In the best of times, we can plan ahead weeks, months, maybe even years in advance. We know that life has its risks, but we do our best to try to account for surprises and volatility. Today, we can’t confidently say what we’ll be doing in a month, or a year from now. Living in such flux, we ought to be able to rely on the certainty of at least a few things: our family, our friends, and Temple Emanu-El to pull us through. The reason we should be able to do this goes back nearly 2000 years.
Rabbi Akiva said, “The one who studies Torah in their youth will study Torah in their old age, and the one who had students in their youth will have students in their old age” (Babylonian Talmud Yevamot 62b).
What Rabbi Akiva means with this teaching is that whatever is dear to us, whatever we make a habit, will stick with us throughout our life. Scientists know this to be true when it comes to forming and breaking habits. Whether we want to improve our mental health, physical health, or become proficient in any task, we must make it a regular part of our lives.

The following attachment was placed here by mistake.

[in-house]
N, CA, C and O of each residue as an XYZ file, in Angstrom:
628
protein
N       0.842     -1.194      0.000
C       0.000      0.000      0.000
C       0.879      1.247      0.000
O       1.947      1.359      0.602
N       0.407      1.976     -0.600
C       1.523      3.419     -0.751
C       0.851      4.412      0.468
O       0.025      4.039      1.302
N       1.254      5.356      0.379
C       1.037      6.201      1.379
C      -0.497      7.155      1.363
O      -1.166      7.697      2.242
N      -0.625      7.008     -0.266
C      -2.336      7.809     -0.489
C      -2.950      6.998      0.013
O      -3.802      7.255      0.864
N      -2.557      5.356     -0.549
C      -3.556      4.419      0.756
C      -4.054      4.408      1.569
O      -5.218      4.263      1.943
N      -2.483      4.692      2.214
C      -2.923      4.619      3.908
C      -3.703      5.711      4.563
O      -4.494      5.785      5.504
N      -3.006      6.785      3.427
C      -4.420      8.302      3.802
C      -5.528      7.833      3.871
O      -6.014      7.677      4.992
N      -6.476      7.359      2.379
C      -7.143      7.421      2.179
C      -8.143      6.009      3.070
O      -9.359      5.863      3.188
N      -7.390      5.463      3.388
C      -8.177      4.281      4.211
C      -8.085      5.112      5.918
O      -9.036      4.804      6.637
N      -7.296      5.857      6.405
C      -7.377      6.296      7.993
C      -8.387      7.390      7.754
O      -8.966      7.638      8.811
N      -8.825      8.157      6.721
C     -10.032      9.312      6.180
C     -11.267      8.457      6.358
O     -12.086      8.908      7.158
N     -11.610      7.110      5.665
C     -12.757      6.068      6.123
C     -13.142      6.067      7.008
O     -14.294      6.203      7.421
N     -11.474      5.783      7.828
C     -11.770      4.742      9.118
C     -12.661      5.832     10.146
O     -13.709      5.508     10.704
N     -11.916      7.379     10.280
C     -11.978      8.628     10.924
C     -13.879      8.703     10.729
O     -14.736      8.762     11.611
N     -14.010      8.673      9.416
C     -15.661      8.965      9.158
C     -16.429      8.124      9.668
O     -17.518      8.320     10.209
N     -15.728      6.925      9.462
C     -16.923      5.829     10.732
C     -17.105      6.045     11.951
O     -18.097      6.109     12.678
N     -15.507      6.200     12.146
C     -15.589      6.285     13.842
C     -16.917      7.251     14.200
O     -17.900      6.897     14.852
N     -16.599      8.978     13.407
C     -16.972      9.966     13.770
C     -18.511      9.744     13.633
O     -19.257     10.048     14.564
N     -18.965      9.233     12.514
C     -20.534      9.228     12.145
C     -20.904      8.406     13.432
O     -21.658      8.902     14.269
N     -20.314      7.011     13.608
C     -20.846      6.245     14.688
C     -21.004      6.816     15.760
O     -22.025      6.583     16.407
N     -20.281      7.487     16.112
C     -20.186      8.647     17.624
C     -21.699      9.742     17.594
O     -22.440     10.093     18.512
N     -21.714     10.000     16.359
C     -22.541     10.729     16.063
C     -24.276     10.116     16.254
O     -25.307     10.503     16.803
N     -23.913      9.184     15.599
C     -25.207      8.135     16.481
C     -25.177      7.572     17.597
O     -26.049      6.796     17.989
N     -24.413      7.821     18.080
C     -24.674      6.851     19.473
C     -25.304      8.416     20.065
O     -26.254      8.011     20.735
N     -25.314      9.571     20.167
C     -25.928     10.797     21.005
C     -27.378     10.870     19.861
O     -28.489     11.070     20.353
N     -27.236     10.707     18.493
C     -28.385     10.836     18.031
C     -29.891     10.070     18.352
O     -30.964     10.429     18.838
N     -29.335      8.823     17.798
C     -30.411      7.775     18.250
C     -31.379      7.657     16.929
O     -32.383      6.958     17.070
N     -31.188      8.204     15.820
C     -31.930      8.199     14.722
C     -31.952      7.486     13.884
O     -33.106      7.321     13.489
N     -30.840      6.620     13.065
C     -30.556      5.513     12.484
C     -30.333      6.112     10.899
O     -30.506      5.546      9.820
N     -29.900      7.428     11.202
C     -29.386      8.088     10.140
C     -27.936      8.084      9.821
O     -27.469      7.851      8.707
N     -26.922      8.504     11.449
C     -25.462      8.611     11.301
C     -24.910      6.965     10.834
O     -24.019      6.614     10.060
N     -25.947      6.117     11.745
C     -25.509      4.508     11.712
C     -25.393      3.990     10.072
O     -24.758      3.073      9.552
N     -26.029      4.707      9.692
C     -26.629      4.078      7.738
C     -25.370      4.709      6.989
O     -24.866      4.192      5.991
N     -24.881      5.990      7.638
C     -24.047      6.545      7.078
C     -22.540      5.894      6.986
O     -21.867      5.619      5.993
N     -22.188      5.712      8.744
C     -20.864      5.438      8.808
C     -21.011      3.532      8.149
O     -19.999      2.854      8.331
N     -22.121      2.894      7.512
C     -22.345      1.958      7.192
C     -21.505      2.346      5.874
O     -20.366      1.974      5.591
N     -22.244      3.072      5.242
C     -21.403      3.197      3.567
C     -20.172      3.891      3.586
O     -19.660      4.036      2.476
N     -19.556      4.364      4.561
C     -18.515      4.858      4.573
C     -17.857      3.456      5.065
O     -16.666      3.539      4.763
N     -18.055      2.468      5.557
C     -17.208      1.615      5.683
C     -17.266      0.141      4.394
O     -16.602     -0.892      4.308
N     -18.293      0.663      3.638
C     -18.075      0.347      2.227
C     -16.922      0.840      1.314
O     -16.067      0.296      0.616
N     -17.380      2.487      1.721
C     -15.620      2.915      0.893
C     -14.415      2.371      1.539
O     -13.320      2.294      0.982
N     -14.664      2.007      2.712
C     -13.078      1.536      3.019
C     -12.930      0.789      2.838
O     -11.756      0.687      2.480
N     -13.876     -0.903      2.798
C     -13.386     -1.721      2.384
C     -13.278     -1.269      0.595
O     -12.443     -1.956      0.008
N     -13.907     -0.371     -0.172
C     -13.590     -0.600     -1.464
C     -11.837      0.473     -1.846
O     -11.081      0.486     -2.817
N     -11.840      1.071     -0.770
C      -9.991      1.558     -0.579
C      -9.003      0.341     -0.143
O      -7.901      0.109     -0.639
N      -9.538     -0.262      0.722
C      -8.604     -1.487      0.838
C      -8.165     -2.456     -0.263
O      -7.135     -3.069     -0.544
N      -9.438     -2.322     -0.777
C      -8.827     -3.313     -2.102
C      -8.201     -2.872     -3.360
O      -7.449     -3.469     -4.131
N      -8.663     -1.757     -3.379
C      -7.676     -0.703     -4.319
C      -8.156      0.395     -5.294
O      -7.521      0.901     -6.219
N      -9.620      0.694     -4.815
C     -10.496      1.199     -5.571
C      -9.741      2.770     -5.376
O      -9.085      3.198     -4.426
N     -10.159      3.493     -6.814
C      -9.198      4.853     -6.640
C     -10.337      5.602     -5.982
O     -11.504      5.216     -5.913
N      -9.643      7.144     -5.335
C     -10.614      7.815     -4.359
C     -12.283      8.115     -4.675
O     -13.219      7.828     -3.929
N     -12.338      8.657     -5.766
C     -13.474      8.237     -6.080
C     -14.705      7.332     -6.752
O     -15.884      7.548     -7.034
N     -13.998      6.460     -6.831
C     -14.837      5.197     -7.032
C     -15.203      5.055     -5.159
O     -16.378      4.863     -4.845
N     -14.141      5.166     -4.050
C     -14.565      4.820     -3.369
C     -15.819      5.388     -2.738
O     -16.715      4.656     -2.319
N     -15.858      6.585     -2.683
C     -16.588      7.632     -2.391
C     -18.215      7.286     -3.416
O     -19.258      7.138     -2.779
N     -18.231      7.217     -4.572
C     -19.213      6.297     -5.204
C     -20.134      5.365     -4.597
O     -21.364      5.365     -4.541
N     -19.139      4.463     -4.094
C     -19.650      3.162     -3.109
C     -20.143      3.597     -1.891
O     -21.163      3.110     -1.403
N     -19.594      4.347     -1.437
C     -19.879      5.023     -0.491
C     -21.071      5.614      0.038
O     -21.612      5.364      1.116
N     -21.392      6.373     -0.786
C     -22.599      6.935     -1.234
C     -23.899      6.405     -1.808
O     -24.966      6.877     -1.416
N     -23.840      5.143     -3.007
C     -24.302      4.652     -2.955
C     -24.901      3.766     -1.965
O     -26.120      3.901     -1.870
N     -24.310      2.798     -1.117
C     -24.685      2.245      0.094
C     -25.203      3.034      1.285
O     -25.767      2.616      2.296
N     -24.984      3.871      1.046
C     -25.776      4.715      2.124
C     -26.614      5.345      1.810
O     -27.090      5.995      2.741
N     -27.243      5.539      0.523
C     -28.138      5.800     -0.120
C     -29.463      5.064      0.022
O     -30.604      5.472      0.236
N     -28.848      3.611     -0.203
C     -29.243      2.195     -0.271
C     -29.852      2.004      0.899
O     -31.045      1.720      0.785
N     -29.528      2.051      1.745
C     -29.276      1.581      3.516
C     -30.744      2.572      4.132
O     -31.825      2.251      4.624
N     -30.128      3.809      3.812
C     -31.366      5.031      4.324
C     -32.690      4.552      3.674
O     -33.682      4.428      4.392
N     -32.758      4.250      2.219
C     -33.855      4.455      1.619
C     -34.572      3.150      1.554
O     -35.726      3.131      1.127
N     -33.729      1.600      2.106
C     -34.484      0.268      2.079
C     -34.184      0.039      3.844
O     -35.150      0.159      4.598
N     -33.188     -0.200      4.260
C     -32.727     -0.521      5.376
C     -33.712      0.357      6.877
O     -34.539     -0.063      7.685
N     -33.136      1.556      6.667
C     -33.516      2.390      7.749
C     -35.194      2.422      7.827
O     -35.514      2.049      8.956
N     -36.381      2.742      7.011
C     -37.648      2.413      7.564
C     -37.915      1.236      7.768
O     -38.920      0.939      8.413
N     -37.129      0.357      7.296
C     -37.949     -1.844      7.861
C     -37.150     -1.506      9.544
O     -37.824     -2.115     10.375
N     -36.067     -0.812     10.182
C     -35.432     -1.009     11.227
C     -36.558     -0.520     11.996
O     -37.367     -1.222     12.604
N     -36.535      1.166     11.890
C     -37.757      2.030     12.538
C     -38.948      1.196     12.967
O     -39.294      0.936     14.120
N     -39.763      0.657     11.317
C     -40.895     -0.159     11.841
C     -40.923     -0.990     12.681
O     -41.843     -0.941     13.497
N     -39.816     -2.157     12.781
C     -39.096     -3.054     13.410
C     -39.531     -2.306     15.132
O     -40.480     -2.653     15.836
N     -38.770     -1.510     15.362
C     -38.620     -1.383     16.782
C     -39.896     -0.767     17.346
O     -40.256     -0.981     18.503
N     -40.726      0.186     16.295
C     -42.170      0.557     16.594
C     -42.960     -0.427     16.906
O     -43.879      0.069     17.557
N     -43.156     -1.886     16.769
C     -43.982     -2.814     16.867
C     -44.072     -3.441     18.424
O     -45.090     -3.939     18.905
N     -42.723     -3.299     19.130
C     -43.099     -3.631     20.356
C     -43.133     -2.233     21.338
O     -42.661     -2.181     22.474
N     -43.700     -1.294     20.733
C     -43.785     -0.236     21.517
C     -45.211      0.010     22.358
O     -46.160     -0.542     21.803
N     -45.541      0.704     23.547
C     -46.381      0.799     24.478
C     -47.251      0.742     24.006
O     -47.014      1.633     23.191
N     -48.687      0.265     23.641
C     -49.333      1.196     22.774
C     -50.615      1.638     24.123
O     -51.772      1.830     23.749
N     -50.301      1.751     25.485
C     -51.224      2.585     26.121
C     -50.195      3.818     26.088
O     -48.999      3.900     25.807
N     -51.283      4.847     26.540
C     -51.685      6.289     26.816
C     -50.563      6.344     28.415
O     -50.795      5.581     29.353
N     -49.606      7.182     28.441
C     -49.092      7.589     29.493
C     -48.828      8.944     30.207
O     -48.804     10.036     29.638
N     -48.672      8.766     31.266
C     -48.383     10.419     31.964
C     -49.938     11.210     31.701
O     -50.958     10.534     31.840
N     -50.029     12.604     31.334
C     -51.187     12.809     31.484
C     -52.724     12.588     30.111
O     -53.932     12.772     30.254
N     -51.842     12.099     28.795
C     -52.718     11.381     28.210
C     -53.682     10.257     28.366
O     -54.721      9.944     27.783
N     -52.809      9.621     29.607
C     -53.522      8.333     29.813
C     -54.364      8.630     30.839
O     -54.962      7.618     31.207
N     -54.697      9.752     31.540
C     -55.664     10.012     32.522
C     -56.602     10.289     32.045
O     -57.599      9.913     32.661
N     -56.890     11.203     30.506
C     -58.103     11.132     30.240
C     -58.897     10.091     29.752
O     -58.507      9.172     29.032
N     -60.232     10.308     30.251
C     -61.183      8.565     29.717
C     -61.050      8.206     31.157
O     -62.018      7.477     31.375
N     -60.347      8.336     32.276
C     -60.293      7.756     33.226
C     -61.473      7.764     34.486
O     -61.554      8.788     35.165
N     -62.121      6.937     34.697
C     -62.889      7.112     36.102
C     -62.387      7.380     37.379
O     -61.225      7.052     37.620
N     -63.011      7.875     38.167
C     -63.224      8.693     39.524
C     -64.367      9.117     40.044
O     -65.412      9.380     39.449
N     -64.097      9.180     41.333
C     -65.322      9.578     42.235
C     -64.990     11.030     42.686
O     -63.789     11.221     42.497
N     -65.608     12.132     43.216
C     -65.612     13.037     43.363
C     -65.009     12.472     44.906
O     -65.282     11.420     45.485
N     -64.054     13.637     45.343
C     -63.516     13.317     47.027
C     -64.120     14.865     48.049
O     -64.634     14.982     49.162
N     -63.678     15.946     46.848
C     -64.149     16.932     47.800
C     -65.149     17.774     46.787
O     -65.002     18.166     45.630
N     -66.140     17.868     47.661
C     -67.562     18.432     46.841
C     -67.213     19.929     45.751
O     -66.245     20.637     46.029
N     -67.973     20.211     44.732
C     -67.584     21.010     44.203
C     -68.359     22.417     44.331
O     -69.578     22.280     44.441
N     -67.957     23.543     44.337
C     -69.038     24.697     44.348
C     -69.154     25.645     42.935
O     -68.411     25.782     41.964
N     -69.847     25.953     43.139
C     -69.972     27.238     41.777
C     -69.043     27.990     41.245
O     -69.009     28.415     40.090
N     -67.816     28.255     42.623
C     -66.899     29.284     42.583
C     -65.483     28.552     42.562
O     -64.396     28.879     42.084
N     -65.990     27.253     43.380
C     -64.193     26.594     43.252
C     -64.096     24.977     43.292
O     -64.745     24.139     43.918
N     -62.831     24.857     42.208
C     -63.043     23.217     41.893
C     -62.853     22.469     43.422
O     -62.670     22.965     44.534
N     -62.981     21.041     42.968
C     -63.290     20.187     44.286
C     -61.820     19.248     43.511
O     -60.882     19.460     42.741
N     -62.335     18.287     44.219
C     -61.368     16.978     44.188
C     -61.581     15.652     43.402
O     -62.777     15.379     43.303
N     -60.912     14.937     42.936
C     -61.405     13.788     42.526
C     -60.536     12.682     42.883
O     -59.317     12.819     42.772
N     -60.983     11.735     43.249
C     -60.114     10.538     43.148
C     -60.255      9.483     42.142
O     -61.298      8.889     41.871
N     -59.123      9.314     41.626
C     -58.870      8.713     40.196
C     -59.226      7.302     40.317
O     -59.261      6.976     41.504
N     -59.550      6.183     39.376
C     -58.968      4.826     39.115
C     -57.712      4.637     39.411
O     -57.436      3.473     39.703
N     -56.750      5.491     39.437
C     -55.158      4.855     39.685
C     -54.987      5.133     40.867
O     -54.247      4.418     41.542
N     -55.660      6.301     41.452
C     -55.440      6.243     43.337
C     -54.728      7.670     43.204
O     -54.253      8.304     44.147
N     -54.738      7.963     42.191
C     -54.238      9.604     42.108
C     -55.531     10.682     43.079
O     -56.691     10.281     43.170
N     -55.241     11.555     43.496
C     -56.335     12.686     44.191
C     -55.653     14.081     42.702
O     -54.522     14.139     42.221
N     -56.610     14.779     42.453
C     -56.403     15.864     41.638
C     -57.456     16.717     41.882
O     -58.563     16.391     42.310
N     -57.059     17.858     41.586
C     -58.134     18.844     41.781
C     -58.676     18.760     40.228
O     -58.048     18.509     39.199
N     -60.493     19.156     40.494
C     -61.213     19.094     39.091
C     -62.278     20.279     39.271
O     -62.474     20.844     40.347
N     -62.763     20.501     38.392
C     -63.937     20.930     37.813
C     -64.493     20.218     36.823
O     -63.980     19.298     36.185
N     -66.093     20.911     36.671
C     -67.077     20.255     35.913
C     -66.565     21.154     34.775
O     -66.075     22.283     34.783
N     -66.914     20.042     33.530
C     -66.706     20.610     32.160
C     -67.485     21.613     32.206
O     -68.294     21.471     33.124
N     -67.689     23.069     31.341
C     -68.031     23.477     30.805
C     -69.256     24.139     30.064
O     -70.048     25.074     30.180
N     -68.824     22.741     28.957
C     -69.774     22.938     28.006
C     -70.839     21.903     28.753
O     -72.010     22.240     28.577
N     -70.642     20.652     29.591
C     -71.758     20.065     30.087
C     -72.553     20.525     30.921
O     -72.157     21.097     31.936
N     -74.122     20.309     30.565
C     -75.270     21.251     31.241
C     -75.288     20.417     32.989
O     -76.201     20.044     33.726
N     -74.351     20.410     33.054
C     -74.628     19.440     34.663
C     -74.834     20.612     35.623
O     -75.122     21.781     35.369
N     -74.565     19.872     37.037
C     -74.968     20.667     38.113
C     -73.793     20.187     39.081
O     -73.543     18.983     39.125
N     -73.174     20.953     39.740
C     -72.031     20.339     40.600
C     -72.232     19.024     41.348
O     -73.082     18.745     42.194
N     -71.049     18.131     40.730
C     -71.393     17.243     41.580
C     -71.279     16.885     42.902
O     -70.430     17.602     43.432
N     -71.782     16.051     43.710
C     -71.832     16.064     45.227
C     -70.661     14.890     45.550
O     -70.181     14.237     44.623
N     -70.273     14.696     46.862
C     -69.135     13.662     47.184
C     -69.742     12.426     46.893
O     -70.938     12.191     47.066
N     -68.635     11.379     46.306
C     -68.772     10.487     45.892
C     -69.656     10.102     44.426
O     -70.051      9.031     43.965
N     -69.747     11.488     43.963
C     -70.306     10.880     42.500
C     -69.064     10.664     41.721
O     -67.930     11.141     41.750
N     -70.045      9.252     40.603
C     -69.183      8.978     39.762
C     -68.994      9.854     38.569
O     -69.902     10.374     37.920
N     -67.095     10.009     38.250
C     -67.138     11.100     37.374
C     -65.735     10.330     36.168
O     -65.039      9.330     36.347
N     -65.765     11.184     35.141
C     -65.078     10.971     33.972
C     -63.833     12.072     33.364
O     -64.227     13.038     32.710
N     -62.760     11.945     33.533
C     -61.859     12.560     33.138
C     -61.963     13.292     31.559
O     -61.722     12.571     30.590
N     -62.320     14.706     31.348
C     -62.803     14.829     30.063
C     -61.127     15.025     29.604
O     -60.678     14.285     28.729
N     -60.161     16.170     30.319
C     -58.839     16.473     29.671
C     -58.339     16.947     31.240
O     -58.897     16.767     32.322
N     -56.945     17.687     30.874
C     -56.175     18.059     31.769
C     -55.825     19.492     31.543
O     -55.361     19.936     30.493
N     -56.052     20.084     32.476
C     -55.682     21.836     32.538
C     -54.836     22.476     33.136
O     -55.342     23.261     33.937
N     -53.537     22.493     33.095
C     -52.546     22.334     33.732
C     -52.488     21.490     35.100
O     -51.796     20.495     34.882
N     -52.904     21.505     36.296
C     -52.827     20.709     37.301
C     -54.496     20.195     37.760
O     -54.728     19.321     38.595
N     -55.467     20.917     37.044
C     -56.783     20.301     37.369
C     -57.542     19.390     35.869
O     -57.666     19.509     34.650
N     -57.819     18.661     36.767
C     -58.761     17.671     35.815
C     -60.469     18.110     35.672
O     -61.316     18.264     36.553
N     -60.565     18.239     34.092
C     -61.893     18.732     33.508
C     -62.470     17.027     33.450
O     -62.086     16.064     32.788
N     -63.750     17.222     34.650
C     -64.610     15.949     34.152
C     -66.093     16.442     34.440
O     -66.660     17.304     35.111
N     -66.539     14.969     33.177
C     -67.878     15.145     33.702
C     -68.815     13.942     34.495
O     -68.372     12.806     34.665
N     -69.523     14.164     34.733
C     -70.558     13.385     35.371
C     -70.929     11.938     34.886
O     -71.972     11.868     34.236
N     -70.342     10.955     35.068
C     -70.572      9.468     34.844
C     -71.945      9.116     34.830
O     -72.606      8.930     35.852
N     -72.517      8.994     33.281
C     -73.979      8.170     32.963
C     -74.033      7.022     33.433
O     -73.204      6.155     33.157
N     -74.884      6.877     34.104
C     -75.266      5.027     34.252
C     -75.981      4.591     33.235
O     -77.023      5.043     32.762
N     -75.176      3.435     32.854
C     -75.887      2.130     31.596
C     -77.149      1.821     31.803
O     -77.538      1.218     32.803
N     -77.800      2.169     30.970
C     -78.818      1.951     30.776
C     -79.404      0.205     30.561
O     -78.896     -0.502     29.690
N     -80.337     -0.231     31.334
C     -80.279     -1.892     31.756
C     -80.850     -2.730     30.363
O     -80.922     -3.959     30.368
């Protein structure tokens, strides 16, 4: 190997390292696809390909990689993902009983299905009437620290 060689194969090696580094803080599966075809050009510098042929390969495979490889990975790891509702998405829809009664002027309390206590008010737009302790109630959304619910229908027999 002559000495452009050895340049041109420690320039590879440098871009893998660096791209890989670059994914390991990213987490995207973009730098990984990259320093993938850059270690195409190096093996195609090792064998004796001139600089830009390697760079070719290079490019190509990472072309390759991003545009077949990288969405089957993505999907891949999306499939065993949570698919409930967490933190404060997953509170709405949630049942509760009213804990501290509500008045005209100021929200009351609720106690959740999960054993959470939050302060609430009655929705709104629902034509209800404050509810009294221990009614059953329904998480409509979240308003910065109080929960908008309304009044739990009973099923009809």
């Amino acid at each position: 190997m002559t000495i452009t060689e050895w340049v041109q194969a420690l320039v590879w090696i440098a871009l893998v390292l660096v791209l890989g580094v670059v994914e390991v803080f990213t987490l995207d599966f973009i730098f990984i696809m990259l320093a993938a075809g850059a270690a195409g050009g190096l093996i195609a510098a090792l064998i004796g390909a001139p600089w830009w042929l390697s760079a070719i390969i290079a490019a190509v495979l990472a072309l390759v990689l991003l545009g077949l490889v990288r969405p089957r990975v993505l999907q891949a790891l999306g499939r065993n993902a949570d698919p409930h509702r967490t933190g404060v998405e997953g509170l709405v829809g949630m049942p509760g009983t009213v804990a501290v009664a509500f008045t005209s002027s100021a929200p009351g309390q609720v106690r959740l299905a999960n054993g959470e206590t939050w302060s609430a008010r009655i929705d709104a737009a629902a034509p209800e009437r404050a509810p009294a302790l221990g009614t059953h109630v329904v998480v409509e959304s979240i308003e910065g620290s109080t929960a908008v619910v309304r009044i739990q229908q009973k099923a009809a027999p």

Our family, friends, and Temple Emanu-El will pull us through this uncertain time because we have laid a foundation in our lives early on—a foundation that will see us through this time and well into our futures. I say this from my personal experience. Having grown up at Temple Emanu-El since I was in 5th-grade, this community has been a constant and sustaining force in my life. As Rabbi Akiva says in the Talmud, what is habitual in your youth will be so in your old age. I am more than a few years from “old age,” but my practice of relying on this synagogue as my second home is an assurance that it will a part of my life for decades to come. We invest in these kinds of relationships because they enrich our good years and because they help us shoulder our burdens in tough times.
When the world seems upside down we can only turn to the most stable things to moor us to solid ground. As we finish nine weeks of social distancing, it is more important now than ever to know and lean on our family, friends, and synagogue community for the boundless love and support we have for one another.
The habits we form and the actions we take in these days will be the guiding light, the ner tamid, the eternal flame shining the way. If you ever want someone to talk to, always know that we are here.